They were relegated that season and Vrančić was used sparingly as Klopp tried to lead the team back to the Bundesliga at the first attempt. Having missed out on promotion, Klopp resigned and would later take over at Borussia Dortmund who had finished 13th that season.
Neither of his successors, Jörn Andersen or Thomas Tuchel would hand him a regular starting berth – even though he had excelled for the U23 side, scoring 16 goals and grabbing 5 assists in 45 games.

Following an unsuccessful loan spell at Rot Weiss Ahlen in 2009/10, Mario was struggling.

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Returning the right path

After more first-team frustrations upon his return to Mainz in 2010/11, Mario would leave for Borussia Dortmund II in the January window to play under David Wagner and share a reunion with Jürgen Klopp.

But he was far from over the struggles that he’d endured in the past few seasons. Vrančić confessed that his time at Mainz had been difficult psychologically and he was struggling to get his head straight, even after the switch to Dortmund.

Arriving at Dortmund, he talked a lot with Klopp – but there was one conversation in particular that he has always remembered.

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He went to thank Klopp for all that had done for him only to be given a surprising response. Klopp told him not to say thank you for being a talented player. He didn’t need to. He assured Vrančić that he could go far. He also apologised for placing a “big burden” on his shoulders when he was younger – having hailed him as the biggest talent Mainz had ever had. He told Vrančić that, instead, he should have helped him mature mentally rather than leave him expecting wonders from himself.

Klopp then took him to training and showed him a player that was struggling after a move. He was lost. He’d wandered into such a big club in a state of disbelief. Klopp told Vrančić that he would make this player into the best striker in Europe but first, he had to ensure the striker believed in himself and his capabilities.

That striker? Robert Lewandowski.

Klopp would also get to work with Vrančić. Mario would train with the Dortmund first-team which, in turn, saw him begin starring for Wagner’s Dortmund II. Over an 18-month-spell, Vrančić scored 16 goals in 47 games, landed eight assists and established himself in a deeper role as a #6 – something he described as an “step forward” and the “optimal” position for himself.

He was back on the right path. This would spark the beginning of what Vrančić has called his “serious career”.

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The star man leading the charge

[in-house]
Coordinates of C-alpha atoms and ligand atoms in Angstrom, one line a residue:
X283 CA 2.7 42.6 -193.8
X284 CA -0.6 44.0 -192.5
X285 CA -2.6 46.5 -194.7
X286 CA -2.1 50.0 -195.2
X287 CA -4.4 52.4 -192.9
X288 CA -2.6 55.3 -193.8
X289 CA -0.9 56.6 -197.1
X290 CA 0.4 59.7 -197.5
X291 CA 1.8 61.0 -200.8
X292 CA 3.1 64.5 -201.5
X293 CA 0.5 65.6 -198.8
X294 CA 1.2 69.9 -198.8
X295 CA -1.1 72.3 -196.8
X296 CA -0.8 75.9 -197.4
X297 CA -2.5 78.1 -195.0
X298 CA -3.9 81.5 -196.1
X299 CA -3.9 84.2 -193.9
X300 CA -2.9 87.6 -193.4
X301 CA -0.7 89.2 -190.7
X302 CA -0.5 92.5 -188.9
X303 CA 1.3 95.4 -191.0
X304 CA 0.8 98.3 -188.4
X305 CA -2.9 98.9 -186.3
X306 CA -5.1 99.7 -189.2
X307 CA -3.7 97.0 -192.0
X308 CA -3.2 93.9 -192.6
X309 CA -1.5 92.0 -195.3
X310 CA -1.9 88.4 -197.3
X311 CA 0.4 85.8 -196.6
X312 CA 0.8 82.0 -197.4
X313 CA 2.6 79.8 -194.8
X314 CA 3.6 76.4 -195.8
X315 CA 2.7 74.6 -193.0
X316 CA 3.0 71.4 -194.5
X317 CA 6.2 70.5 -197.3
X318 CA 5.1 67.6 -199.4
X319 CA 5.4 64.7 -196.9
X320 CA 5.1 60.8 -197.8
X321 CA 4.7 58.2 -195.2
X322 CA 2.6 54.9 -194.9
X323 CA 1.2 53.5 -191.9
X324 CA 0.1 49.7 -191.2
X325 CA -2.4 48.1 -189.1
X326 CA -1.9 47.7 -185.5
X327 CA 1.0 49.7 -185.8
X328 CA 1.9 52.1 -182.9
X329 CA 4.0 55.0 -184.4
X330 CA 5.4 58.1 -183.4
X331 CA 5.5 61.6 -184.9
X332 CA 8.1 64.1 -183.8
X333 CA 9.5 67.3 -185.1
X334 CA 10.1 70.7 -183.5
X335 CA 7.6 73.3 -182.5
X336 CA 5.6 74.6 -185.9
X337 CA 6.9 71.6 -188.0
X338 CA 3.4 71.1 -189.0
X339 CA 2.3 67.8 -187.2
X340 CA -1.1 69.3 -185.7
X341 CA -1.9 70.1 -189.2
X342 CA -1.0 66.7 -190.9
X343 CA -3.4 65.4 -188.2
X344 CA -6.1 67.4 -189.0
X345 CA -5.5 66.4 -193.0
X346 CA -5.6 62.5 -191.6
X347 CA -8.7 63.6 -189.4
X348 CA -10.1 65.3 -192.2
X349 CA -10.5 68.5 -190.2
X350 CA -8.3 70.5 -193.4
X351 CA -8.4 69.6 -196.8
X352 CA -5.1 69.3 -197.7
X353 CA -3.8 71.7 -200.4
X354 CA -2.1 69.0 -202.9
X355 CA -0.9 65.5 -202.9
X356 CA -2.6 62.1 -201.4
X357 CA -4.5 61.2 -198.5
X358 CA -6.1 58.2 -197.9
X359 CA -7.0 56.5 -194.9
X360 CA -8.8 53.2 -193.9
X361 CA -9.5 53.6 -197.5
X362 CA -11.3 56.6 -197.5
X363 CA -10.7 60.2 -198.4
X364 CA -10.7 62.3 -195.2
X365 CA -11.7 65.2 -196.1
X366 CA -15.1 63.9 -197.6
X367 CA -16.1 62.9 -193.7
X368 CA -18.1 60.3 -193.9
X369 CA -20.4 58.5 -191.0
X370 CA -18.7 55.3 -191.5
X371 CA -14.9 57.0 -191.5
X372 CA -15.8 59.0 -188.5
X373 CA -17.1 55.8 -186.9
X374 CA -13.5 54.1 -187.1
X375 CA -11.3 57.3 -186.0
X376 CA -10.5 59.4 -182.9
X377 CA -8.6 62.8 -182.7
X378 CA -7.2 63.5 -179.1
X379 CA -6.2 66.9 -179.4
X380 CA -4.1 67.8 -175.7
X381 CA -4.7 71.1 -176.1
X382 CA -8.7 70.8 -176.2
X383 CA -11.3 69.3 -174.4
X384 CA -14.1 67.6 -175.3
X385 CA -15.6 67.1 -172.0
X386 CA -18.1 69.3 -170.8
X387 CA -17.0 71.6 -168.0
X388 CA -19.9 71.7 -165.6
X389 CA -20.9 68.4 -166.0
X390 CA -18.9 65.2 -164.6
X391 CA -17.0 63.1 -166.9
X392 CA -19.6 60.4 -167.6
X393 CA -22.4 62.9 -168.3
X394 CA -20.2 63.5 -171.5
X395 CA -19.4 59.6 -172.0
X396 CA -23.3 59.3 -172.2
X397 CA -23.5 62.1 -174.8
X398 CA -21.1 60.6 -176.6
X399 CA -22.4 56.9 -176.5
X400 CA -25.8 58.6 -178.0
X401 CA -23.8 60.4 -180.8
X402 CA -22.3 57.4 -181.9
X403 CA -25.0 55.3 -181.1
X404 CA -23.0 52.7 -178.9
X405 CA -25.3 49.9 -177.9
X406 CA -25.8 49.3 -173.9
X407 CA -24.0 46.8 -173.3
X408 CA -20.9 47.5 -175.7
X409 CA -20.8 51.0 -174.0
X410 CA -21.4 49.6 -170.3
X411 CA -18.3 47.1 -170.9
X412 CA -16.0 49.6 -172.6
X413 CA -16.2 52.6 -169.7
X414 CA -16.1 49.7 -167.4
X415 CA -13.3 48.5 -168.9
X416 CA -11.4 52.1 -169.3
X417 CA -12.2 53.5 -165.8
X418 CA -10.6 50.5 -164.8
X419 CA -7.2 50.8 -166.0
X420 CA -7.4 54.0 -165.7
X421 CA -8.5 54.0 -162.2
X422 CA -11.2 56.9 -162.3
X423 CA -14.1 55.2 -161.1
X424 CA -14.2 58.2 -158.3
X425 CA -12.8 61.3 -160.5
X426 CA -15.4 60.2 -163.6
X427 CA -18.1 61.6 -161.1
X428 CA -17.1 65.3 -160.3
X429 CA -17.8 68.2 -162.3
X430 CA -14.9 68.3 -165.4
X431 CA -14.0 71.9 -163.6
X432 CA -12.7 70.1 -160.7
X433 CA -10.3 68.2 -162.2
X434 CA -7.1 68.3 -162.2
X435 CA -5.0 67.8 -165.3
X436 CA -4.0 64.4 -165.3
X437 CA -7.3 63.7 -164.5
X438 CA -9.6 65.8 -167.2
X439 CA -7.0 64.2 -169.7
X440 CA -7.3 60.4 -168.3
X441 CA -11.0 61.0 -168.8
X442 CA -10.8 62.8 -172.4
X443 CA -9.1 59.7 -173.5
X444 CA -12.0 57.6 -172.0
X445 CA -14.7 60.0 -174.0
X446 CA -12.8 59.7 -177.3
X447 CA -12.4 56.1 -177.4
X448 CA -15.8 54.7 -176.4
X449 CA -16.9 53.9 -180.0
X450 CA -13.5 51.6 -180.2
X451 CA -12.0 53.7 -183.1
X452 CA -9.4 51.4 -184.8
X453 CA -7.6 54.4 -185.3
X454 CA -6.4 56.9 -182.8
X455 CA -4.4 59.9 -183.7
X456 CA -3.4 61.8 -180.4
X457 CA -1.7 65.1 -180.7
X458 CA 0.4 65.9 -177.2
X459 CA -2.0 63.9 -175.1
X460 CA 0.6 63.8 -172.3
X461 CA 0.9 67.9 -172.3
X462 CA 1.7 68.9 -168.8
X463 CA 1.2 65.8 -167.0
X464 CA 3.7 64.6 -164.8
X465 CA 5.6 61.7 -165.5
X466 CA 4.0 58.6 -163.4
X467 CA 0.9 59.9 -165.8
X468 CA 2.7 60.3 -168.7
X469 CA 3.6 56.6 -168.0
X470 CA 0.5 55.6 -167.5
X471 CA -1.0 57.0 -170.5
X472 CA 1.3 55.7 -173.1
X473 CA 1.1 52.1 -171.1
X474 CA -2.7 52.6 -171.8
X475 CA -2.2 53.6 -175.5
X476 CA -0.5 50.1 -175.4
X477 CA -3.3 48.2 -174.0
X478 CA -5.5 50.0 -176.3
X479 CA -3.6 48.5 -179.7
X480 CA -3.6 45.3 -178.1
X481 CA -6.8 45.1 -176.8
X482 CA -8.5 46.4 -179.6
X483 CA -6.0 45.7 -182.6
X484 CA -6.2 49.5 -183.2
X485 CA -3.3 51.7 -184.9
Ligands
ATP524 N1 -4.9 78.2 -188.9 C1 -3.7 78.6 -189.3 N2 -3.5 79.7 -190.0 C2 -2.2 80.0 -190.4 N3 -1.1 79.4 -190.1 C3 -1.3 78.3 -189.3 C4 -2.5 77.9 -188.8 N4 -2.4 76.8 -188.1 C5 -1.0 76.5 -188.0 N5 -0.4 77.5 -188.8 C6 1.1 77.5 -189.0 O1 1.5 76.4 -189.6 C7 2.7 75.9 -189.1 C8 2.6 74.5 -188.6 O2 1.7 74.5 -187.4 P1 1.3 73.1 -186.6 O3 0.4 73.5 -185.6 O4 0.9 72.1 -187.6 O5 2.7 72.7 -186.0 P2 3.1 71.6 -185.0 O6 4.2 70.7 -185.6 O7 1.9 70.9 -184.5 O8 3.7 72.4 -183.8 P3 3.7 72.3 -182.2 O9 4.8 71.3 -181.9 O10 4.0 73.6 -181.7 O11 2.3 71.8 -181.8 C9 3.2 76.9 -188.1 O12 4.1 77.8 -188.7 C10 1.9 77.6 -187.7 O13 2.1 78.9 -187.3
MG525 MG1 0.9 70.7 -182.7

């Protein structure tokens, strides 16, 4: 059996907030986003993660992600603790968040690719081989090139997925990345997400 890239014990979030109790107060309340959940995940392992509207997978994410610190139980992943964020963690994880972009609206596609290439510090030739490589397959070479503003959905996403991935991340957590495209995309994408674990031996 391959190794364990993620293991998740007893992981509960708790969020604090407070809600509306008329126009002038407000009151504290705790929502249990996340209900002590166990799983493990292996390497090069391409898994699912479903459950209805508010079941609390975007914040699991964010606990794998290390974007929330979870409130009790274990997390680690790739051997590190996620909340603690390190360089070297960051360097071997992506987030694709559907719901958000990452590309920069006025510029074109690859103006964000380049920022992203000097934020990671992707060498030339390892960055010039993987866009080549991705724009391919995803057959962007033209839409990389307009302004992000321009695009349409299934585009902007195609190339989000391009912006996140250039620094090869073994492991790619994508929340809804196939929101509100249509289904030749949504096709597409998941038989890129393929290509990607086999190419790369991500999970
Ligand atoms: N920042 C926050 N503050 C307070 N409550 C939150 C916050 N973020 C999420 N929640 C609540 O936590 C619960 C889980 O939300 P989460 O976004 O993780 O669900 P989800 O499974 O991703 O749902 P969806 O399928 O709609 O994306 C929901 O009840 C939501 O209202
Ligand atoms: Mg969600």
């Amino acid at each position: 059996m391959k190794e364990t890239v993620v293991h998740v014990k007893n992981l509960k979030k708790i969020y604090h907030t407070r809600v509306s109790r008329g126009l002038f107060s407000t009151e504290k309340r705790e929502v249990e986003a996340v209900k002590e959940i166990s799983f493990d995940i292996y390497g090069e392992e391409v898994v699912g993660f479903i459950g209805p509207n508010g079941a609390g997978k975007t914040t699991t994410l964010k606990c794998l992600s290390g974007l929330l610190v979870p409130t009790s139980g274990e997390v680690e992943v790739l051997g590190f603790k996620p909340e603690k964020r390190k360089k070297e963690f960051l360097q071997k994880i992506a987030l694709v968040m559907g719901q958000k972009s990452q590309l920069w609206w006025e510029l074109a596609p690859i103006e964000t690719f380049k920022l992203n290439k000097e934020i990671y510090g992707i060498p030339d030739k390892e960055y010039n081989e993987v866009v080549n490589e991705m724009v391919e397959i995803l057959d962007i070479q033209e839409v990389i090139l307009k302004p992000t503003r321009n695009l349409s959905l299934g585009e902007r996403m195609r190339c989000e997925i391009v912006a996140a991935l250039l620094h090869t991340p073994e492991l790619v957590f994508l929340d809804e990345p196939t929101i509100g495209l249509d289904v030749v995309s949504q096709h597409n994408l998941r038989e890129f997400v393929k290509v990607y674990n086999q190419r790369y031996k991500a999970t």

On Klopp’s recommendation, a 22-year-old Vrančić signed for SC Paderborn in the 2. Bundesliga in the summer of 2012.
They had narrowly missed out on promotion the previous season and while Vrančić was aware of this, he was simply looking to get as many games as he could, gain as much experience as possible and make up for lost time. He took to regular first-team football like a duck to water, scoring five and grabbing nine assists in his first season, including the below “dream goal” against VfL Bochum in his second game.

It was 2013/14, however, where Vrančić took things to a whole new level. He was instrumental in a promotion winning campaign, serving up 10 assists while scoring five goals. The fifth of those goals was the one to clinch what was a very unlikely promotion, bringing about Paderborn’s first ever season in Germany’s top tier.

“Super Mario” was lauded by the German newspapers for his starring role and rewarded with a new contract at Paderborn.

His coach, André Breitenreiter, praised Vrančić as an “important personality” in the squad and lauded his many talents – including the way in which he’d added goals to his game. He was certain that Vrančić would rise to whole new levels in the Bundesliga.

But despite the best efforts of Mario, Paderborn ultimately were relegated after just one season in the top-flight.

They would also soon lose their star man too as Darmstadt came calling for his services.

A homecoming that was a huge deal

Alongside his club career, Vrančić had harboured international ambitions – that would finally come to a satisfying conclusion in 2015.
In 2014, Vrančić revealed his hopes that playing in the Bundesliga – following promotion with Paderborn – would land him with the opportunity to play for Bosnia and Herzegovina. He’d represented Germany up until the U20 age group but had since touted the idea of giving up German citizenship if it would enable him to play for his country of origin. He considered both Germany and Bosnia home, but said he would be with the latter with all his heart.

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He planned to go to Sarajevo and begin the process into getting a Bosnian passport. His older brother had done so by now and represented the national side – a moment of great pride for the family.

Mario was now hoping to follow in his footsteps.